I consider myself to be a Role-Playing Game fan. The genre has been a major influence on me for seemingly ever: My first real addictive video game was the PS1’s Final Fantasy XI way back in 2000. Even before that the RPG was interesting to me. Dragon Warrior on the original NES and even Zelda II (which gave us the namesake for this very blog!) were among my favorite games.
When it became easy and more commonplace to purchase my own video games instead of renting them or hoping I’d get some as gifts for Birthday’s and Christmas’s, the natural path for me was the RPG. Final Fantasy X was my first PS2 game I played on my own personal PS2 and not my brothers. I grew up on the Game Boy Advance enjoying the multitude of excellent games it had to offer in the genre. Even later generations like the Xbox 360 gave me Mass Effect and Dragon Age. And even later the RPG genre has blended seemingly seamlessly into other genres. There are once genre-specific leveling mechanics and tier systems in every type of game out there, shooter, to mobile, to even sports games.
The Role Playing Game survived all of this. It has morphed into something completely new in the form of Massively Multiplayer Online Role Playing Games. It has been redefined in games like Final Fantasy XV. It saw a renaissance of sorts on the Nintendo 3DS. There was occasional mainstream support with titles like Persona 5 or Fire Emblem. I started to forget what a traditional RPG even was anymore.
And then I played Dragon Quest XI: Echoes of an Elusive Age.
At first it was a great nostalgia trip. Look! There’s a slime! Oh my gosh it’s so cute! This brings back the memories.
Then it was appreciating the game’s presentation. These 3D models are super colorful and really have a defined style. The details in the world and stages are top notch.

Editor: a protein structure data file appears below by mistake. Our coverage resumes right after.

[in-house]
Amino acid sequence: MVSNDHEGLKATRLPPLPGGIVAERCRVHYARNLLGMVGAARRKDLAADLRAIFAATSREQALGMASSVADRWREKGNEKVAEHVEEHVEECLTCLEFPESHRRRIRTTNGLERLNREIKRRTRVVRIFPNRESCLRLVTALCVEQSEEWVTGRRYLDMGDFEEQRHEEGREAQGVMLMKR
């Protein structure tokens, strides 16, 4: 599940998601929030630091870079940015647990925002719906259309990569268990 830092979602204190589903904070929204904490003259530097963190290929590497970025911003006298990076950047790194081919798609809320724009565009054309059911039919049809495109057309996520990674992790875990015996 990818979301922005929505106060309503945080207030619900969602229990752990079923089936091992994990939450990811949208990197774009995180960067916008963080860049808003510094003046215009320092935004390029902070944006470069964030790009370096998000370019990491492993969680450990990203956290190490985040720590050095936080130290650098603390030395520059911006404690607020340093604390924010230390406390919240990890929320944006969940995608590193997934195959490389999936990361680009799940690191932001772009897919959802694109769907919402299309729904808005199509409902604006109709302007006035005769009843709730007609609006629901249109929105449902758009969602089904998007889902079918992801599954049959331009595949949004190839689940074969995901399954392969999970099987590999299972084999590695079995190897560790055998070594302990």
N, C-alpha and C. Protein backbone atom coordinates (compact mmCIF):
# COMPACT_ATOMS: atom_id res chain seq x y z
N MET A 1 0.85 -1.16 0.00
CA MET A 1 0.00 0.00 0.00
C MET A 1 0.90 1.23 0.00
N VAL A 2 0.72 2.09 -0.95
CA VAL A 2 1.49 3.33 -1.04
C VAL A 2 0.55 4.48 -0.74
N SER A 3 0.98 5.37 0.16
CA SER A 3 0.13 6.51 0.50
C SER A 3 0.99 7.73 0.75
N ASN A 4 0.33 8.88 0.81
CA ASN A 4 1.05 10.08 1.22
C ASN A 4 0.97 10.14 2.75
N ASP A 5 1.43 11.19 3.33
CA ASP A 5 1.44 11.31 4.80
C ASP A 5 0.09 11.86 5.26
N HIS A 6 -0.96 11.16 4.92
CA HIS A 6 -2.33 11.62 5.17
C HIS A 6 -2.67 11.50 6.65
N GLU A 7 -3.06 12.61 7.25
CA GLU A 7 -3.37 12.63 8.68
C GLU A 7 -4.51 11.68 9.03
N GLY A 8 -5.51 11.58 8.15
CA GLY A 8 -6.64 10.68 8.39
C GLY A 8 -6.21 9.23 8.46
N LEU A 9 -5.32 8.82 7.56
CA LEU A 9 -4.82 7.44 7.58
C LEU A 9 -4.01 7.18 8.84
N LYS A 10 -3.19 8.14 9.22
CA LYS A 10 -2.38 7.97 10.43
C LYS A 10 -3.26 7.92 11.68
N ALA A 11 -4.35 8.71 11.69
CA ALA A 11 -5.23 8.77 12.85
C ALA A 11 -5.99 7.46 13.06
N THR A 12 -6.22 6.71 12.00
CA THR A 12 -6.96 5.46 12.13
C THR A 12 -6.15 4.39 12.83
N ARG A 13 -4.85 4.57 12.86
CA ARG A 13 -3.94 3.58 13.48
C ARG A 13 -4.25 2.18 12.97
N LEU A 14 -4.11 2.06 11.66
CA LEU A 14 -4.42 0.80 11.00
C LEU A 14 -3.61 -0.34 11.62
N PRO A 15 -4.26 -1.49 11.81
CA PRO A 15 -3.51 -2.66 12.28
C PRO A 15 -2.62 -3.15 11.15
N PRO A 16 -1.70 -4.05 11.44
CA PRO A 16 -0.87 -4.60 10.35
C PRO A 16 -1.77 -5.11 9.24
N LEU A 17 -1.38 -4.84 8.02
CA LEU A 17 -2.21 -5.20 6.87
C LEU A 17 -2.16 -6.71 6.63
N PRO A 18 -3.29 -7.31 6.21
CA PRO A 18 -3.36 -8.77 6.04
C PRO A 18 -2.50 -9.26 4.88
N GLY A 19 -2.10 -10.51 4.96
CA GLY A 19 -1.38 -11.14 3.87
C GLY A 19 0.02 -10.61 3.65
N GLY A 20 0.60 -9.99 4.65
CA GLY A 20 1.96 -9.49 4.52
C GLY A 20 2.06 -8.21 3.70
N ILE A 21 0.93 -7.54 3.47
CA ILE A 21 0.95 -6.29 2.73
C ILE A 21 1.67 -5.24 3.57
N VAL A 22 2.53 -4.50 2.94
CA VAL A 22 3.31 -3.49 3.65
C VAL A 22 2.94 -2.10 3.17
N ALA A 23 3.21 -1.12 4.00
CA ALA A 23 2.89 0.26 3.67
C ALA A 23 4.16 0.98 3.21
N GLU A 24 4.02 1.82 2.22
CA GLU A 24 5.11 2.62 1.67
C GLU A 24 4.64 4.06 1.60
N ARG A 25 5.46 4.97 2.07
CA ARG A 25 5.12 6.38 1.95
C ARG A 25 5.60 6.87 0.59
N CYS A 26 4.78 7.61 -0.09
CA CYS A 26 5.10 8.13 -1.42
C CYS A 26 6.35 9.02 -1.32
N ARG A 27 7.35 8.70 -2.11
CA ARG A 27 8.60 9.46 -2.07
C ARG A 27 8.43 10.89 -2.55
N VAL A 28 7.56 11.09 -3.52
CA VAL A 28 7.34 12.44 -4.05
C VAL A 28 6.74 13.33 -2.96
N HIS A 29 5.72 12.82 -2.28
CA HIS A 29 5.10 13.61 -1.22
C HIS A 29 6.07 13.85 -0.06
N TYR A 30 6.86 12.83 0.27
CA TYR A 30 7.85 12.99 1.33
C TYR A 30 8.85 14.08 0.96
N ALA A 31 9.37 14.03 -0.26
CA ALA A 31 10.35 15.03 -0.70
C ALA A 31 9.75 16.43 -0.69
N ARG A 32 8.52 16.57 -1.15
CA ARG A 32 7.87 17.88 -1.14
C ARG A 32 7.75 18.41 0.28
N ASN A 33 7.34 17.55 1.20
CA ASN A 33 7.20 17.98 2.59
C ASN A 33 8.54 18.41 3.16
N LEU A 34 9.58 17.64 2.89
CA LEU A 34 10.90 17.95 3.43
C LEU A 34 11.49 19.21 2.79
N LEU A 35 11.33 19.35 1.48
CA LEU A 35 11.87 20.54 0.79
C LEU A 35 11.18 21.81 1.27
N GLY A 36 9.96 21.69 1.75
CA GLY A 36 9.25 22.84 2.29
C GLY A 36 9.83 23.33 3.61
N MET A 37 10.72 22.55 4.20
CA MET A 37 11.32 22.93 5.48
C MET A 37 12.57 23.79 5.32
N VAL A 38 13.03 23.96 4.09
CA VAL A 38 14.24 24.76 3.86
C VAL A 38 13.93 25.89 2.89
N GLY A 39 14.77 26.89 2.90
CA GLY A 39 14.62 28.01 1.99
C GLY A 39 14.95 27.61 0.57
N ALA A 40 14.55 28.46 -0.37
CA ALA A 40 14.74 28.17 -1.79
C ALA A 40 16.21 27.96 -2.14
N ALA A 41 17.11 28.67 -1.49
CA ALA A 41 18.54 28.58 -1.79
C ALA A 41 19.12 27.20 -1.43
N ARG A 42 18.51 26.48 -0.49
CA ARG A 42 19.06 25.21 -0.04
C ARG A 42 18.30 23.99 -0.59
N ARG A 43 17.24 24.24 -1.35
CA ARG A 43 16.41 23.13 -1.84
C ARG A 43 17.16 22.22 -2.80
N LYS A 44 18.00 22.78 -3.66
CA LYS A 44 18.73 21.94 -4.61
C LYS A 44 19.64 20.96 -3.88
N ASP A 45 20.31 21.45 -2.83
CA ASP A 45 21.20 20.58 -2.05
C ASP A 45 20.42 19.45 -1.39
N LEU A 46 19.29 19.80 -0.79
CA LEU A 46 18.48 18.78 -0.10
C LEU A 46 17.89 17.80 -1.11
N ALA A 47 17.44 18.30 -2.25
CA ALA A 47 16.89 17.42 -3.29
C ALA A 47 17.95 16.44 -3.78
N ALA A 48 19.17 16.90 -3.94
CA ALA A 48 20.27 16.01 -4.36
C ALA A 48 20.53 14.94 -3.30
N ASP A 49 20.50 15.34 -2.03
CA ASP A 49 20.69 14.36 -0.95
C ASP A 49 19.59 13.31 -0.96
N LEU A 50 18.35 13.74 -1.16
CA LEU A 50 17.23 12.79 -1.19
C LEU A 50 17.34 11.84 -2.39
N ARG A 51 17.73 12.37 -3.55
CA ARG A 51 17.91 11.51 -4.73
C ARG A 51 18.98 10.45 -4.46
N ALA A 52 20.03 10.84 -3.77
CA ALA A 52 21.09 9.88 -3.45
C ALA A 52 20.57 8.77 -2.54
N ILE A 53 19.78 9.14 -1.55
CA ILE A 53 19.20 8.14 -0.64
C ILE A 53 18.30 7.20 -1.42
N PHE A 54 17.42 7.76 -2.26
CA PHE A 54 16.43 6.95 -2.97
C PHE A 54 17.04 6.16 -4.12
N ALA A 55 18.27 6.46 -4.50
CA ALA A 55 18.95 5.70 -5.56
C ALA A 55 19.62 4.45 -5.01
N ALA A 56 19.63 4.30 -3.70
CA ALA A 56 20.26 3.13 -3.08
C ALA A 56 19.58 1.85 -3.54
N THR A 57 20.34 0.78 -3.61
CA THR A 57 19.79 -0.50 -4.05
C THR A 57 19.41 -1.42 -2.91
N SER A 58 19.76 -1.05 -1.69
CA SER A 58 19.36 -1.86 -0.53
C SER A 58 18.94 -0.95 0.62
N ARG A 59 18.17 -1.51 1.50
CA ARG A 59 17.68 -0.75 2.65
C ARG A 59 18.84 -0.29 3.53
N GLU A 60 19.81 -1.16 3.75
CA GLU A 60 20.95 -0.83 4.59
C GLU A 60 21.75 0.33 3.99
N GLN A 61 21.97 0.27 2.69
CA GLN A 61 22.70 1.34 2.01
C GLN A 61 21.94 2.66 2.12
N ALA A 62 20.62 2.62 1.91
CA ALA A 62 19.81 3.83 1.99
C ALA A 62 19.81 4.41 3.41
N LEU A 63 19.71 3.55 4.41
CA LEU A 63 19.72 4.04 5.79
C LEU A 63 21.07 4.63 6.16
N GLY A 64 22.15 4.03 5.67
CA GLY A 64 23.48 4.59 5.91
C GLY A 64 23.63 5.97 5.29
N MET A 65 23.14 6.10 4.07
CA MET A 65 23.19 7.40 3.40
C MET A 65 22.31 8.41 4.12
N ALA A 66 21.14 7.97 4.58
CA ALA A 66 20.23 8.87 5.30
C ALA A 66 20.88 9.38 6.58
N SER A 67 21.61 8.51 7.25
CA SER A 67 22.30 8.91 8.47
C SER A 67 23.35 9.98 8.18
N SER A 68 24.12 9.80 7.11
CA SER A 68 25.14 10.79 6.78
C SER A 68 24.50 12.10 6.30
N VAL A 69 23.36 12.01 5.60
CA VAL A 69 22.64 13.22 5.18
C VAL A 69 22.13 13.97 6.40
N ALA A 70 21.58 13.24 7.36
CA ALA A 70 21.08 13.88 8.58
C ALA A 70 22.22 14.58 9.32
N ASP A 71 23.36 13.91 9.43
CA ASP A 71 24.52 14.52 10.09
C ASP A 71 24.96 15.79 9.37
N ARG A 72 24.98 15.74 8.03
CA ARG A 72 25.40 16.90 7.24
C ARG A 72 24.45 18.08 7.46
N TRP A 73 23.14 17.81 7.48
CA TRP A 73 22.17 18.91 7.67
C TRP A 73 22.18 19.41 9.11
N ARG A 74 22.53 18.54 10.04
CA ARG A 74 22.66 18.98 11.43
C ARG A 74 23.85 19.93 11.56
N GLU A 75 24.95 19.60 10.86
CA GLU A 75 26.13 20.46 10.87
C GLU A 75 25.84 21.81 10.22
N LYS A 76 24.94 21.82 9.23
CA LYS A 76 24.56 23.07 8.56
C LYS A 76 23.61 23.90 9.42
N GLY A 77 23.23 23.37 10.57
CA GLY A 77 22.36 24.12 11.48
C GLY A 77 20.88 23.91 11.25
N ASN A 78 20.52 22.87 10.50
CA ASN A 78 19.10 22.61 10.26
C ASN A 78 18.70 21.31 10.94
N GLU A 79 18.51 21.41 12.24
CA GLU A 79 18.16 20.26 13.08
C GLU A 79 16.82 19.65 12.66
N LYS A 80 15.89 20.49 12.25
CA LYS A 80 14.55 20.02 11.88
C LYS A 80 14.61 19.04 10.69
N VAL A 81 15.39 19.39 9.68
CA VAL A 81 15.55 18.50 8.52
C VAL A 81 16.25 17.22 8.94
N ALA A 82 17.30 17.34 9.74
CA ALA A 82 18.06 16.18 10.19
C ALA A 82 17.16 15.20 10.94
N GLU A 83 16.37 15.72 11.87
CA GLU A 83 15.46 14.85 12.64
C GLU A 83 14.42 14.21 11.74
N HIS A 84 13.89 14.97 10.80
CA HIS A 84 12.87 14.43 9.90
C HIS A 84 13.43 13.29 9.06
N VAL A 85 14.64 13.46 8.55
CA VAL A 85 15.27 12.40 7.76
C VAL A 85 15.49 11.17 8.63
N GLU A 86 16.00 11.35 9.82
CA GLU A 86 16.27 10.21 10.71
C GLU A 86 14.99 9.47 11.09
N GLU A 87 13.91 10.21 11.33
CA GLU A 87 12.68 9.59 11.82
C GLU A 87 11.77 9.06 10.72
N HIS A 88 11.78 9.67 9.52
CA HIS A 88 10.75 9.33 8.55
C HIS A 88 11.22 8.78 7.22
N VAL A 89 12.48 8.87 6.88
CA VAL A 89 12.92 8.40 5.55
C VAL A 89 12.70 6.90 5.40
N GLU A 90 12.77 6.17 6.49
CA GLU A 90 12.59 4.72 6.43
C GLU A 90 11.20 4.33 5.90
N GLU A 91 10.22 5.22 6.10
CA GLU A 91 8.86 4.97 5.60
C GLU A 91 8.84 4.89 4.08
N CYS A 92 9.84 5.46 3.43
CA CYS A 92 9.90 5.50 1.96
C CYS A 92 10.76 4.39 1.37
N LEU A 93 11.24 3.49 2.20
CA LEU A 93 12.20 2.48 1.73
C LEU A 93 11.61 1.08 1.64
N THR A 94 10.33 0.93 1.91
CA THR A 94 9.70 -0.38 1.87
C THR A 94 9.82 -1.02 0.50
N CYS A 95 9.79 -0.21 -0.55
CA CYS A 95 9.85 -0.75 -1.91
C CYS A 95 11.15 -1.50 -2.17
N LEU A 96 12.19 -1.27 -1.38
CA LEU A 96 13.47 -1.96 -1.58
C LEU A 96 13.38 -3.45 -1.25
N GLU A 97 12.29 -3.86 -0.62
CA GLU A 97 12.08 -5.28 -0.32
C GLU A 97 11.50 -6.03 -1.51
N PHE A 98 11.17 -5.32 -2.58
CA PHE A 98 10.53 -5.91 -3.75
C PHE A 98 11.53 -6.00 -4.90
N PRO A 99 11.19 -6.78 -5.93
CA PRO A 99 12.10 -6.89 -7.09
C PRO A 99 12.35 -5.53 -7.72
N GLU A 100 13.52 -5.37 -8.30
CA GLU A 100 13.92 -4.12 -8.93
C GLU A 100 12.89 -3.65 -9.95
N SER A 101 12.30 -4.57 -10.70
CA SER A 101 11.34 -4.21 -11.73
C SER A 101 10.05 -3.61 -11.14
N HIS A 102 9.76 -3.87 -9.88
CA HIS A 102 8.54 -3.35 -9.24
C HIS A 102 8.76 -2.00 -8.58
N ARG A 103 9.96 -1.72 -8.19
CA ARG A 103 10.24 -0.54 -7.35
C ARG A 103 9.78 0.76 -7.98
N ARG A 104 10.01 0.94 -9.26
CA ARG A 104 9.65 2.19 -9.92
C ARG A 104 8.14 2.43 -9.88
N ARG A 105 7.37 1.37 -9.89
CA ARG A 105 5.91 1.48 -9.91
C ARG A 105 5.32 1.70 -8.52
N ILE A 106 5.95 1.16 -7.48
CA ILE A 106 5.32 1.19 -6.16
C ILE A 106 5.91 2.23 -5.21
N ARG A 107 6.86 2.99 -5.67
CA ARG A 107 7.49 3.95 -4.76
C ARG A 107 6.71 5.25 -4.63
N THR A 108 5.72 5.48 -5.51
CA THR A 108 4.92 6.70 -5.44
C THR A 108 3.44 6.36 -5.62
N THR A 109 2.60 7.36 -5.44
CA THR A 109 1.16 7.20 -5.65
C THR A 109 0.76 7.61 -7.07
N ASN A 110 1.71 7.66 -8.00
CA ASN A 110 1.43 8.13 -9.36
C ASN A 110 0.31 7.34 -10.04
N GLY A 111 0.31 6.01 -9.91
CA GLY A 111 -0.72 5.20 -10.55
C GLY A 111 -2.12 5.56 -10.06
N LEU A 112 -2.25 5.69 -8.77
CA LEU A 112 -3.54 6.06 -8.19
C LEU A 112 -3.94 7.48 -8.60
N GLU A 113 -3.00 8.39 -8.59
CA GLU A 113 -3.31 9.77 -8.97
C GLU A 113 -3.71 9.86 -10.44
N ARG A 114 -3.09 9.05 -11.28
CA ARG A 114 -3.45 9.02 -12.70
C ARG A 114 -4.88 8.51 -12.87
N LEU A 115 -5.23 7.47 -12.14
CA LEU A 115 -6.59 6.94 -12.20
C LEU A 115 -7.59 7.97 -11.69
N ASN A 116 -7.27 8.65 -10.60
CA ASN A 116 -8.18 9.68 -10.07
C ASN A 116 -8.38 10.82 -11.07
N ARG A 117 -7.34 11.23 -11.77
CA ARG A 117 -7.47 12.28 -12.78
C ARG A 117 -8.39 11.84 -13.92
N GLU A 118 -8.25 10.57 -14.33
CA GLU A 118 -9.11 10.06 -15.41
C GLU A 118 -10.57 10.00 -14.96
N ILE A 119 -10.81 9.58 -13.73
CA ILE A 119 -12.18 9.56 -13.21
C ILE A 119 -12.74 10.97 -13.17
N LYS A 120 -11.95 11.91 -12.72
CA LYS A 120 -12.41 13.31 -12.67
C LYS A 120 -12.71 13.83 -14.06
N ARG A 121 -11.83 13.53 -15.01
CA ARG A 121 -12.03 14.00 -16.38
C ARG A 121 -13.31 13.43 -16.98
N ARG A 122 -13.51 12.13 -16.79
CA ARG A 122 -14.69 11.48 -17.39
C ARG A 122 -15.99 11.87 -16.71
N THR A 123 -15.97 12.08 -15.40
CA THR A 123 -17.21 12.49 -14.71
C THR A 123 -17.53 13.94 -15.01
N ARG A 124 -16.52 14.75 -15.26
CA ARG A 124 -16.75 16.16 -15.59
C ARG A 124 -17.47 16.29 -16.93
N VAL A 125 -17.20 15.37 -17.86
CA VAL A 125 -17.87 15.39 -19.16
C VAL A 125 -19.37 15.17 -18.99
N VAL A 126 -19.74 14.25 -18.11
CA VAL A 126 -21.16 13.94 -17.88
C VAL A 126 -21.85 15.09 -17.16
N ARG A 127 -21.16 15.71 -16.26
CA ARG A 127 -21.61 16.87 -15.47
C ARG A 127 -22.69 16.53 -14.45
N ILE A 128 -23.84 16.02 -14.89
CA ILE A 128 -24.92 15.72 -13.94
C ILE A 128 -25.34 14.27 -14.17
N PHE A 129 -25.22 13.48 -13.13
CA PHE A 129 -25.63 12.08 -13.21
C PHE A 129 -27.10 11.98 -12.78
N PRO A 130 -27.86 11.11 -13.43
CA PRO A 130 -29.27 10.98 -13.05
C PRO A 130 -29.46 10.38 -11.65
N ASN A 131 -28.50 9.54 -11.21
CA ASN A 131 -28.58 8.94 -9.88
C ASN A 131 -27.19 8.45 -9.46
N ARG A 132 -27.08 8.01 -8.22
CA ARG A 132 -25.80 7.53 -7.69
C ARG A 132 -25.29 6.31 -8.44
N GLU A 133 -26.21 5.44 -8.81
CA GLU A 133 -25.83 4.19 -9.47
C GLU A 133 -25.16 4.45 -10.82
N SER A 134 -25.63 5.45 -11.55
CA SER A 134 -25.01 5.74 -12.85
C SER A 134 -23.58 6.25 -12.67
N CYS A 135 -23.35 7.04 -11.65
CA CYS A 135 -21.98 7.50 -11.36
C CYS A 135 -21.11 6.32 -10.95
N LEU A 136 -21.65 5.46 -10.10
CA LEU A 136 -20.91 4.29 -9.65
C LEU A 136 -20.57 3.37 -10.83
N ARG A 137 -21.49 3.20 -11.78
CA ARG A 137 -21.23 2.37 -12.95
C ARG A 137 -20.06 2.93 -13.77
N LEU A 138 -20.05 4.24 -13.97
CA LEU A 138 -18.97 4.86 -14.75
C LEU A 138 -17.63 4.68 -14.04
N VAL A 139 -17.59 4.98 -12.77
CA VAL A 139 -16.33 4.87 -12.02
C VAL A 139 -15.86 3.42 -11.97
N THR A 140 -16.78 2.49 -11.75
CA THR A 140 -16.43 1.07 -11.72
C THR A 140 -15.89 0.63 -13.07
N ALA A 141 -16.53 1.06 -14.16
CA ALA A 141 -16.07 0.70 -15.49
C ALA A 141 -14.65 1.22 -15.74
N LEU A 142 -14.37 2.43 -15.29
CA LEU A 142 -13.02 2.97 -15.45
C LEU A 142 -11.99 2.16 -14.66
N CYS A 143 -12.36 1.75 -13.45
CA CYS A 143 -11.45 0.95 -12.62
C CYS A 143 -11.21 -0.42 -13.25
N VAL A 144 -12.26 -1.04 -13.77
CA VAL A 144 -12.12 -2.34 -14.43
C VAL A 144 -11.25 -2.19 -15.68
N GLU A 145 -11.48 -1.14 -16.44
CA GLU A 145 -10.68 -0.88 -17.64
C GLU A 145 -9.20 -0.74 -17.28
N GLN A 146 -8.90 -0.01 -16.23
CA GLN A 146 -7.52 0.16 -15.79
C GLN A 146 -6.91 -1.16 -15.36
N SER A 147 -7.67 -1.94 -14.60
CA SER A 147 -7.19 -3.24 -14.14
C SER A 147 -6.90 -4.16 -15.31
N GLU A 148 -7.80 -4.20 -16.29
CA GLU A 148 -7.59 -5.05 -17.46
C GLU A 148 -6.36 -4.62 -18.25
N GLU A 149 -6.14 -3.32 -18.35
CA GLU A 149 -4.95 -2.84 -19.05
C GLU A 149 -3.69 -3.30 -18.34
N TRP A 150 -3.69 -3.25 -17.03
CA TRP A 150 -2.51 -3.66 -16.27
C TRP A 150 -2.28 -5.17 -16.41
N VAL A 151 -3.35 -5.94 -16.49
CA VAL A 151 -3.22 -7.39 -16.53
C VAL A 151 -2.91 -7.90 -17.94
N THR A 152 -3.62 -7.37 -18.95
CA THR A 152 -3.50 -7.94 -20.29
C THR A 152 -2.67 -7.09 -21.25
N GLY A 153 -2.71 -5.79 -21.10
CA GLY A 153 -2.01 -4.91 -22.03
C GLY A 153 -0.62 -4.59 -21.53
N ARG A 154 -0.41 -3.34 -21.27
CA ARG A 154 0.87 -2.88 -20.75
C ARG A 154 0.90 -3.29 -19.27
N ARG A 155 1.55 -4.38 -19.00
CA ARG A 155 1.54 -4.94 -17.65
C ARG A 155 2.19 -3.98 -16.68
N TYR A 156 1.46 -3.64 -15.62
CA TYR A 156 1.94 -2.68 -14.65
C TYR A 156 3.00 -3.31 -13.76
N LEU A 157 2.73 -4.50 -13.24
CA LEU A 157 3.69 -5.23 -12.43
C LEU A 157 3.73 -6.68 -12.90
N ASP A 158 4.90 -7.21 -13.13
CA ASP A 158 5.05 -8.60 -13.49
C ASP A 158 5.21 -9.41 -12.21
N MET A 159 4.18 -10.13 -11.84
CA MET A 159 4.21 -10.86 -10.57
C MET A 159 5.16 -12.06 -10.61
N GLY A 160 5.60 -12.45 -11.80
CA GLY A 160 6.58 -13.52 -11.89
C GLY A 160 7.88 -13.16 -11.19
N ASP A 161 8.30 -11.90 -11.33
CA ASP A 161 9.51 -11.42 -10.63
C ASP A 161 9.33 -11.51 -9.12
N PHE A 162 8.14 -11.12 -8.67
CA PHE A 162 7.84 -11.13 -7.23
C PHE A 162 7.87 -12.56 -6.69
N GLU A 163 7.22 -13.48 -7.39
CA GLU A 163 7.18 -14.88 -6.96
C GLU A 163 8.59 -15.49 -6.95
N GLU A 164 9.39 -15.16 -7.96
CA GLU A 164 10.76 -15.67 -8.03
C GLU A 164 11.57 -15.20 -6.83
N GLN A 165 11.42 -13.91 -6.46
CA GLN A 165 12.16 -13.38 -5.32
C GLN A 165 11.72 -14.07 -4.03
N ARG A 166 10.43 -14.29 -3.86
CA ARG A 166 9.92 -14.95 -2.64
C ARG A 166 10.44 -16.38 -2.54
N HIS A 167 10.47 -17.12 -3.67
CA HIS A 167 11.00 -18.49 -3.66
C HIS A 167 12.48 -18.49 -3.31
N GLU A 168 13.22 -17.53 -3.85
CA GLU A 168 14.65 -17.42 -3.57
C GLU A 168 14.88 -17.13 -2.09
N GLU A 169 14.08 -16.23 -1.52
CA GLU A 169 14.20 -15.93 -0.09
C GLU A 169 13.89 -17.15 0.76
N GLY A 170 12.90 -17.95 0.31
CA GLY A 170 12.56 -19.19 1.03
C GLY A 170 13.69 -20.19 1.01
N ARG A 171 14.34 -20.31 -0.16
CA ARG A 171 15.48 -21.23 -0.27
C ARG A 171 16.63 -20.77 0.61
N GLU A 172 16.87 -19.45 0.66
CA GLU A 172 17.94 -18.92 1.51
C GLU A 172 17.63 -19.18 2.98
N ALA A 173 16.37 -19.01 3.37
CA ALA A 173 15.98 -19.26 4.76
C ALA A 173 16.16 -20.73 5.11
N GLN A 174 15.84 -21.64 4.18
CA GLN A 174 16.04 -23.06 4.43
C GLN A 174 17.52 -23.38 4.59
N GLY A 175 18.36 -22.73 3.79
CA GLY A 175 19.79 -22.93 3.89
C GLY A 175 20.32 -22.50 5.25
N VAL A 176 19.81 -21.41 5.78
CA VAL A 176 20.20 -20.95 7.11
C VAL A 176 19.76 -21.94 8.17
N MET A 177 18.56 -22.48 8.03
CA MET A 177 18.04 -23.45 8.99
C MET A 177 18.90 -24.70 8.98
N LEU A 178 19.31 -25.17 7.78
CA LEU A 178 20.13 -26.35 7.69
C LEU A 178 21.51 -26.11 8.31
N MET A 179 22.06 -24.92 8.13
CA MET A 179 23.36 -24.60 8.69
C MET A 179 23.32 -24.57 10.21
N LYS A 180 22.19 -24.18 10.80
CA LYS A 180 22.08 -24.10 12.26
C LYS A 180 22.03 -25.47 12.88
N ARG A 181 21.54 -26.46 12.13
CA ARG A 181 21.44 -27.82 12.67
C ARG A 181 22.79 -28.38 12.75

That lead to rationalizing why the game remained fun 40, 50, 80+ hours in. Was it the solid battle and leveling mechanics? Or the intriguing storyline and characters? Maybe it was the fact I’ve played a few of the earlier games and had an investment in the series’ history. Perhaps it was none of these and I can just appreciate a good video game?
If I am really reflecting honestly on my experience with The Luminary and company I think I can say it was all of these things.
Dragon Quest XI is just a wonderfully written, excellently executed, and thoughtfully developed video game. Regardless of its impact on the RPG genre, or the influence of its pedigree, the game just works on all fronts. Honestly: it’s hard to even find fault with it.
There are moments I thought “Hmm, I wonder why they told me that?” only for it to come back hours later and play a significant role in the overall story. The sheer number of these moments made progressing through the games two, massive acts a real pleasure.
As with any RPG a key aspect to the game is battling bad guys and leveling up. Dragon Quest XI borrows elements from the best in the genre, resulting in a truly rewarding, engaging, and addictive combat system. A sphere grid-like customization system, a well balanced challenge and inventory system, and the ability to swap out your party at will had me loving every single party member, and not just my super powerful main crew. It makes sense too: if this entire band of merry adventurers are traveling together, they should all be gaining experience and participating in the fights. I don’t think I would ever want an RPG that does things differently.
While I would argue this game is truly something to behold, I know it is not for everyone. It’s not even a game I can recommend to every RPG fan. The game heavily roots itself in nostalgia and an older gameplay style. Progress, though always happening, is kind of slow. It’ll take time and commitment to complete everything. There are some tricky battles and dungeons, but overall the game isn’t too challenging. However, all of these “negative” aspects are what I would really want in a game. Slow pace to enjoy the small stuff, focus on story over combat, and a rewarding experience for those who persevere to see all the game has to offer.
Thinking back to other RPGs I have played, I would rank Dragon Quest XI high on that esteemed list. It has the fun factor of my favorite Final Fantasy IX. And the addictive leveling of Final Fantasy X. And kind of a duh but being a Dragon Quest game it has the vibrant visuals I love in, well, Dragon Quest games. I cannot think of another tradition Japanese RPG I played in the past decade that really stands up to this game’s amazing quality.
If you’re an RPG fan, a Dragon Quest fan, or just a fan of compelling storylines and characters, you owe it to play this game. It will be time well spent in a world you will grow to love.